It is long past time to talk about race. All people are God’s beloved children, but humans have structured systems so that, as a white person, I have a wide range of privileges and my black and brown sisters and brothers have as many obstacles.
Now, in the midst of COVID-19, the inequalities are especially striking.
You’re expected to show up for work, but your duties require close personal contact without protective equipment.
You’re told to stay home, but home is a crowded boarding house that becomes a virus hot spot.
You’re told to stay in your car, but transportation for you is a bus or skateboard.
You’re required to go to school online, but you have no phone or data plan.
You’re advised to consult your primary care physician, but your only option without health insurance is the emergency department.
Others demand freedom to go where they want to go, to not be locked down, but you too often are among the incarcerated or at least consigned to the choices others have made.
During a time when some are working remotely, staying at home and driving through to pick up necessities (and extras), essential workers have to show up in person to serve us and supply our needs — and wants.
Personal care, retail, food service, delivery to our doors, construction and meat processing can’t be done remotely, but we expect these services and amenities to continue. We may only notice black and brown people in these high-exposure jobs when they aren’t there.
Separate and definitely not equal is the way humans have almost always done things, but it is not the way of God’s kingdom come, God’s will be done on Earth.
With the rise of hate tweets and harmful policies and deadly disease spreading through inequitable economy, the gap between white privilege and black and brown realities is unmistakable.
Long before the racial disparities in COVID-19 illness and death, life expectancy varied as much between census tracts on different sides of Greensboro as it did between First World and Third World countries, due to inequities in community conditions.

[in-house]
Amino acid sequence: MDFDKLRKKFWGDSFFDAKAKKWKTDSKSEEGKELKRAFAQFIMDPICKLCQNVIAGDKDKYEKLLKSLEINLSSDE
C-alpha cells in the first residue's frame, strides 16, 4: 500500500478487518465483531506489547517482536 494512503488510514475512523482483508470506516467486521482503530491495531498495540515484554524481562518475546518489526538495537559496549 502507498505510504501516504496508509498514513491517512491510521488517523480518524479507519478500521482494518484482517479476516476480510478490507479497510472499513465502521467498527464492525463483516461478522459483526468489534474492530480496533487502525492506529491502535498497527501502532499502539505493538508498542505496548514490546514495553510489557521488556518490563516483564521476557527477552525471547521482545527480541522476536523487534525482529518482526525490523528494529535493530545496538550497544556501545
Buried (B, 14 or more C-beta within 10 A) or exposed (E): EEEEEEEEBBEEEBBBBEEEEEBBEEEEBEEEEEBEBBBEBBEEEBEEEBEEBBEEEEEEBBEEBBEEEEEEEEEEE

Racial segregation and deteriorating housing are some of the legacies of “redlining.”
After World War II, by law, mortgages were not approved in the red areas on maps marking African American neighborhoods, which depressed property values and restricted resources for housing repairs. African Americans could not move out to live in “white” neighborhoods, and because of their depressed housing values, have seldom been able to accumulate the “property wealth” that white persons in white neighborhoods have been privy to.
Even after these practices ended, the formerly redlined areas were considered “blighted” and homes and businesses were bulldozed to make room for redevelopment. Subprime mortgage lending stripped equity out of the community. Low property values attract investors who may rent the homes “as is”; rehab financing is costly, so they would need to raise rents to repay the debt. For tenants earning low wages or receiving disability income, the higher rents and/or lower quality contribute to frequent moves, as tenants desperately seek a more sustainable situation. And so on.
Federal policies wobble from one impulsive order to another, without consideration for the collateral damage to black and brown people at the highest risk.
But in Greensboro, community generosity and heroic front-line workers bridge some of the racial and economic divides to distribute food, computers and internet access, masks and sanitizer and toilet paper. Hospitals and clinics have pivoted to triage and protective gear and telemedicine; food suppliers donate tons of food; schools deliver thousands of lunches and lesson packets; businesses have retooled to fabricate face shields and brew sanitizer; professionals contribute expertise to advise companies and nonprofit organizations; virus relief funds collect donations and allocate money.
Safety for all God’s beloved children. No exceptions.